I'm not a fan of elevators.
Particularly in the summer time, in the older buildings where the ventilation is questionable and the elevators are small . . . there's a little voice inside my head that starts when the doors close, chanting "just-get-there-just-get-there-just-get-there", and a small but undeniable breath of relief when they open again.
Back in the summer of 2005 I was stuck in an elevator for 24 long minutes . . . and during that time I miraculously only had about 20 seconds of panic, simply because more than that wasn't an option.
It was a tiny elevator. Dave & I were accompanied by a very large middle-aged man, a woman in her late 20s, and a very elderly, frail woman who had only gone downstairs for a moment to pick up her mail. The (extrememly tiny) elevator started up only to stop midway between the second & third floors.
A high pitched
EEEEEEEEEEEEEEEEEEEEEEEEEEEEEEEEEEEEEEEEEEEEEEEEE alarm started screaming.
It was June. It was hot. There was no ventilation.
We were packed in like little standing sardines, literally about an inch between each of us.
All of our eyes were wide and I could feel blood rush to my head and my inner panic voice start with "Nonononowe-have-to-get-out-of-here".
And then the other man totally. lost. his. mind.
He pushed past everyone to the front of the elevator (which made the elevator shake) and started pounding on the door, which made the elevator shake more (scary). He was screaming (screaming) "GET US OUT! I CAN'T BE IN HERE! GET ME OUT OF HERE! HEEEELLLPPPP!"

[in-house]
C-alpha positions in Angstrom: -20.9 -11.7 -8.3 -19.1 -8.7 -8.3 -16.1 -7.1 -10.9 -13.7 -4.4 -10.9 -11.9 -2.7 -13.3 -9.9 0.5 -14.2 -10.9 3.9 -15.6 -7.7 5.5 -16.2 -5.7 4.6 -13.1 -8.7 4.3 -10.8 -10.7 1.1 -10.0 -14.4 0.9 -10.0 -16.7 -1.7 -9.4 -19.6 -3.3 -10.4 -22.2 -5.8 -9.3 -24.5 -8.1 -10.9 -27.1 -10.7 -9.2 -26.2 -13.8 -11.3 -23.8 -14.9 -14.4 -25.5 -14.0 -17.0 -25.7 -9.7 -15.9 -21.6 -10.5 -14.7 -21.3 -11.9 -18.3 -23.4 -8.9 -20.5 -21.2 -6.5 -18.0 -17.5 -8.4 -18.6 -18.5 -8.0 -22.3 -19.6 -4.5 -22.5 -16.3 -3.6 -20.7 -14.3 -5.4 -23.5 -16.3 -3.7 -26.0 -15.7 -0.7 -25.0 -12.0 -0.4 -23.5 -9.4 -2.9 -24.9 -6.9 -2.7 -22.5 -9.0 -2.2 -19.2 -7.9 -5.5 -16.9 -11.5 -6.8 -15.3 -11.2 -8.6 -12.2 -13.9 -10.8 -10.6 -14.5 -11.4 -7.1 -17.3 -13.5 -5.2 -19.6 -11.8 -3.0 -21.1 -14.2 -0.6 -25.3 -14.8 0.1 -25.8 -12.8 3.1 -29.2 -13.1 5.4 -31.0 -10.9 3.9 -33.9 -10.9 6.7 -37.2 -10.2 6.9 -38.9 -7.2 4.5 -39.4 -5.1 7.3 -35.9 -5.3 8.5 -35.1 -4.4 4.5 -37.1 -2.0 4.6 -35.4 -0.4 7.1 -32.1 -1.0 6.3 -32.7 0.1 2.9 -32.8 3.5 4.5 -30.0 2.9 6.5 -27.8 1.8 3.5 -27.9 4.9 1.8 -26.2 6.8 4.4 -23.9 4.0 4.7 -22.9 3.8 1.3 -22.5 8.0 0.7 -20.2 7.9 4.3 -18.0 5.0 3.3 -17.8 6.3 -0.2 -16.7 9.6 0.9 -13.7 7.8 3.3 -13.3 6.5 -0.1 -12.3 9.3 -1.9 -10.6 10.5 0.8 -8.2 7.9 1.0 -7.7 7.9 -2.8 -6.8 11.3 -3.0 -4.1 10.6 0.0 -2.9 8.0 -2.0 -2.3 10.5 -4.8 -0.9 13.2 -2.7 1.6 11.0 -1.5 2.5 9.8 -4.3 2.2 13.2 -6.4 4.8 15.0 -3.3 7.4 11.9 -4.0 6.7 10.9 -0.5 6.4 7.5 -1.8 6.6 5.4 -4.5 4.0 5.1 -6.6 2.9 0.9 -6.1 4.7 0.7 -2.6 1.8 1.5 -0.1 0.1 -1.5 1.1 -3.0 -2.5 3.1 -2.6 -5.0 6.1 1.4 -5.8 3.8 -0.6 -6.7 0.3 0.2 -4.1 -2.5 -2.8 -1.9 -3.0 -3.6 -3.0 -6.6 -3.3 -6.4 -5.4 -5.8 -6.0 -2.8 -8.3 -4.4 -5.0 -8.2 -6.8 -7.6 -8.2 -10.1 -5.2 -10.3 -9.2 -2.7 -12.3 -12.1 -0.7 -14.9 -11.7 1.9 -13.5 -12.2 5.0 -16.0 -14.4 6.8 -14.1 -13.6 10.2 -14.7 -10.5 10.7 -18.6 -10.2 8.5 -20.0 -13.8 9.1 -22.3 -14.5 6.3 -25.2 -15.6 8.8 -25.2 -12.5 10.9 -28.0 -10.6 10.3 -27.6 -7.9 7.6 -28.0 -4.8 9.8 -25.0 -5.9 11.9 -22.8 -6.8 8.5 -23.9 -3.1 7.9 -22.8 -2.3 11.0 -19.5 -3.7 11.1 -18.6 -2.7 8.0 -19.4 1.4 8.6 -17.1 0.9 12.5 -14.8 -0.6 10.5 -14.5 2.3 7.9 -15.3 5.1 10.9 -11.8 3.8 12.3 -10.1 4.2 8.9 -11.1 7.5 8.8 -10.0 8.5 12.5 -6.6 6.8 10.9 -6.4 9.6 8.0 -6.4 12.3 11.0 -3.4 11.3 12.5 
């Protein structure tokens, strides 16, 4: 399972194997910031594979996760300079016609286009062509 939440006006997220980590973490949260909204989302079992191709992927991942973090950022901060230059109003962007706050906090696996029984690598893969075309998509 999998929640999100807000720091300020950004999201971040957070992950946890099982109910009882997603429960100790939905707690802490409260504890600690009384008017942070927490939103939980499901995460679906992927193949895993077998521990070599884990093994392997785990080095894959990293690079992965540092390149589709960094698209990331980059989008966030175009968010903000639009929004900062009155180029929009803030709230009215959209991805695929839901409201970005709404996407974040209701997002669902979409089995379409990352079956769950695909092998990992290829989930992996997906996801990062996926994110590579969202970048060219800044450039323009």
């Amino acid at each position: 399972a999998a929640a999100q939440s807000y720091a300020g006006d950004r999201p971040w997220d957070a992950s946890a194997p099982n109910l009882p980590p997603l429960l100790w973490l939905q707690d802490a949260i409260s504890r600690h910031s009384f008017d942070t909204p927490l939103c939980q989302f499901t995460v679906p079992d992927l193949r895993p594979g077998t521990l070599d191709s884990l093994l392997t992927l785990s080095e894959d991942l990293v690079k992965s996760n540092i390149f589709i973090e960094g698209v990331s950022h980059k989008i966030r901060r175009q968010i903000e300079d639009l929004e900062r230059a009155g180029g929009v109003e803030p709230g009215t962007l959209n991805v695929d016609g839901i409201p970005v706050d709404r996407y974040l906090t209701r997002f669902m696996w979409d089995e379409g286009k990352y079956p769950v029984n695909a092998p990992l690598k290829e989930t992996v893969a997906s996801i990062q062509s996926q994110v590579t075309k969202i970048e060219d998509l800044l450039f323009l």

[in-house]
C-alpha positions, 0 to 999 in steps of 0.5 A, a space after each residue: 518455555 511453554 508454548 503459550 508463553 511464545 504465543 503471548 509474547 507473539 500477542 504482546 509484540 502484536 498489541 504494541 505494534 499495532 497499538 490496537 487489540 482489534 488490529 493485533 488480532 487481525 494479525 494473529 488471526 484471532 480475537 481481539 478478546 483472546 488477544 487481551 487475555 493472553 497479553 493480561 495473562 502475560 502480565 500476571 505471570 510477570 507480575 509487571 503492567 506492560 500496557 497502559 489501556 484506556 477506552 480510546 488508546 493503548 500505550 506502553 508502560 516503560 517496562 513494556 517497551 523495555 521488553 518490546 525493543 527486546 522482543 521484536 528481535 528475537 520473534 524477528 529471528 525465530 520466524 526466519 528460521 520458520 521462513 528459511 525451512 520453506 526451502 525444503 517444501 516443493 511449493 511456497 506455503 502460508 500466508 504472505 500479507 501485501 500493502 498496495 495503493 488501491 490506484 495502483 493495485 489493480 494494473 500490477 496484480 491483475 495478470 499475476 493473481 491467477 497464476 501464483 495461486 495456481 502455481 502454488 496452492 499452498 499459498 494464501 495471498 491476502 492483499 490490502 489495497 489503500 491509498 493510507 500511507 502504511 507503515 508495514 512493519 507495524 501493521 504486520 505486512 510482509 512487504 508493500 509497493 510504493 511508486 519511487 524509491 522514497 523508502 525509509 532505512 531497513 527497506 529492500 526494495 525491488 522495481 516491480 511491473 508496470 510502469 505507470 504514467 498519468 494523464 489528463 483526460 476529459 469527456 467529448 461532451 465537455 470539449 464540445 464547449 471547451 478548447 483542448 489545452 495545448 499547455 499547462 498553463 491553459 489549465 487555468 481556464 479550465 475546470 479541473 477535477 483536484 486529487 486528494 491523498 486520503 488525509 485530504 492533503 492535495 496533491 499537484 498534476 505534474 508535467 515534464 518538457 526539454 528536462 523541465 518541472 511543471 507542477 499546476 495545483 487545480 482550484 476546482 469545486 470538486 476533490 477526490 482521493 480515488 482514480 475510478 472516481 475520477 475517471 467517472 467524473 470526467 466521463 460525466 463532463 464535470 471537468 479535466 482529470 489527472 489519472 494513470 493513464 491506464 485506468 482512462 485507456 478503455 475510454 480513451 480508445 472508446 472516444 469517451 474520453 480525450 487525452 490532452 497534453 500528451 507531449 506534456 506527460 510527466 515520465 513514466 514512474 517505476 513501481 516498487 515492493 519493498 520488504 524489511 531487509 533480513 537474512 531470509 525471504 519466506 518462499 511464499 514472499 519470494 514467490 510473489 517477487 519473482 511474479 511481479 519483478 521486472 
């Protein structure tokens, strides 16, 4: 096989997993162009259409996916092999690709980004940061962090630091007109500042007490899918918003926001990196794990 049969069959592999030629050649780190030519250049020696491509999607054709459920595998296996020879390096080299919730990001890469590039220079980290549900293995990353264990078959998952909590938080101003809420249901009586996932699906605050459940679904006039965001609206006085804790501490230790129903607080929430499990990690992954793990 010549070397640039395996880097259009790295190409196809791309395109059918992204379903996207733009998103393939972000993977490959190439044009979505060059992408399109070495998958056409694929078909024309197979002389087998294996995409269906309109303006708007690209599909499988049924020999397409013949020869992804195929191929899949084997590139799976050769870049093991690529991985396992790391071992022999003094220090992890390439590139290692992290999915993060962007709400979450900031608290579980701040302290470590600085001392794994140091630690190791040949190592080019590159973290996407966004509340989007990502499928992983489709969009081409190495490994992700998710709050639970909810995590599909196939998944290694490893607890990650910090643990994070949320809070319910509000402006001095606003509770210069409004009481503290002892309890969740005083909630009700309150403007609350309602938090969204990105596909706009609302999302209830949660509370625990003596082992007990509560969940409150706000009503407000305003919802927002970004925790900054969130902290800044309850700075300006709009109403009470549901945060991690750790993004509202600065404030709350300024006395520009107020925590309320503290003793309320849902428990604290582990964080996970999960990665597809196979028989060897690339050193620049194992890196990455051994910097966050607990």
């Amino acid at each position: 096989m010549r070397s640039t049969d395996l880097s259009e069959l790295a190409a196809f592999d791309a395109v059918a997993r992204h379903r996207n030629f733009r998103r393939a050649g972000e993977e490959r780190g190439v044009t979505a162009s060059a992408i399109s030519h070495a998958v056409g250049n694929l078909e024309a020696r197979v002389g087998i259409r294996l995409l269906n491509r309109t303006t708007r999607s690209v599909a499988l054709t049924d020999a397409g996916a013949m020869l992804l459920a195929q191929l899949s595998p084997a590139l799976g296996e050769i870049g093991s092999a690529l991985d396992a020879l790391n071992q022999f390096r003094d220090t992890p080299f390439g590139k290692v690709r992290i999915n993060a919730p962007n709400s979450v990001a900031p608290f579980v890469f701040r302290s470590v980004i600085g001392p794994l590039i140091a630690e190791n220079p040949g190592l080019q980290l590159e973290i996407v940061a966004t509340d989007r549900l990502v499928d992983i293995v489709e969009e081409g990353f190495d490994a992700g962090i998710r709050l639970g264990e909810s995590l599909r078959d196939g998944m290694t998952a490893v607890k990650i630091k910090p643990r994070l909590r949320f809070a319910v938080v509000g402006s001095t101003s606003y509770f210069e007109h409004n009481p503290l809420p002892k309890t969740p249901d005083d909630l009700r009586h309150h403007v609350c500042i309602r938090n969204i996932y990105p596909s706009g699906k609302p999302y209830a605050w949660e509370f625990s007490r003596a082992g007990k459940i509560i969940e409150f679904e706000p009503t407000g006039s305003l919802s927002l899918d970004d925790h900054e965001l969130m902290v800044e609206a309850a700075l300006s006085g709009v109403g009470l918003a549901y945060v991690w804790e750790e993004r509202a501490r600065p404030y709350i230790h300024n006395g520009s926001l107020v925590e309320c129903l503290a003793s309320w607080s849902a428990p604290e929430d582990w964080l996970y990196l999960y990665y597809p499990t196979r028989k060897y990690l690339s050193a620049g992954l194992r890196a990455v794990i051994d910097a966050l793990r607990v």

And instantly I took the panic rising in me and put it out, like dunking a match in water, because I had lost the luxury of having a meltdown. I don't think you can have 2 hysterical people in an elevator, and his hysteria clearly trumped mine. So he got to panic and we focused on convincing him that this wasn't a big deal. Eventually the NYPD arrived to set us free. (To this day I ask myself "is this elevator too crowded to spend 20 minutes in" before I make an elevator commitment.)
Anyway, this July is kind of like that elevator.
For the past 3 days, I've been flailing, feeling an anxiety rising up with every appointment that gets added to the calendar. Our therapy schedule has totally flipped, as everyone shifted for the summer days . . . this leaves me standing in front of my giant calendar early each morning, rubbing my eyes and mumbling "Wait, what day is it? And who is coming here when?" Also, since everyone vacations at some point, each therapist has to squeeze in make-up sessions while they're around.
On top of that, we have a crazy number of appointments. This week included the 4 hr audiology eval and a 1.5 hr functional hearing eval. Still to come this month are (chronologically): a physiatry eval/revisit, preschool registration, another hearing eval, an opthamologist eval, another hearing eval. And possibly an ENT follow-up thing. And there are only 15 business days left this month. That's a lot of appointments. (Also, because the team that we are working with is fantastic, there are a lot of emails, surveys and inventories that have to be completed before & after appointments. The fax machine has been buzzing with reports and data from the appointments. Papers are piling up.)
I had to buy a travel calendar to carry in the diaper bag because I can't keep it straight.
For the past 2 days my inner voice has fluctuated between " I hate July I hate July I wish that this was done already" to "How will we ever make it through July?" to "One day at a time, one appointment at a time, we will get through this month". That seemed like progress, but then a flash of realization today . . . am I wishing away a month? A whole month?
My big goal for this month of my life is just survival?
That can't be right.
So I'm putting out that match of anxiety again, as I will not allow myself the luxury of struggling and moping through a month. I am consciously choosing to pull out my most zen self.
I will not rush through this month. There will be sprinklers.
There will be ice cream.
(There may also be less lengthy blog ramblings . . . que sera sera.)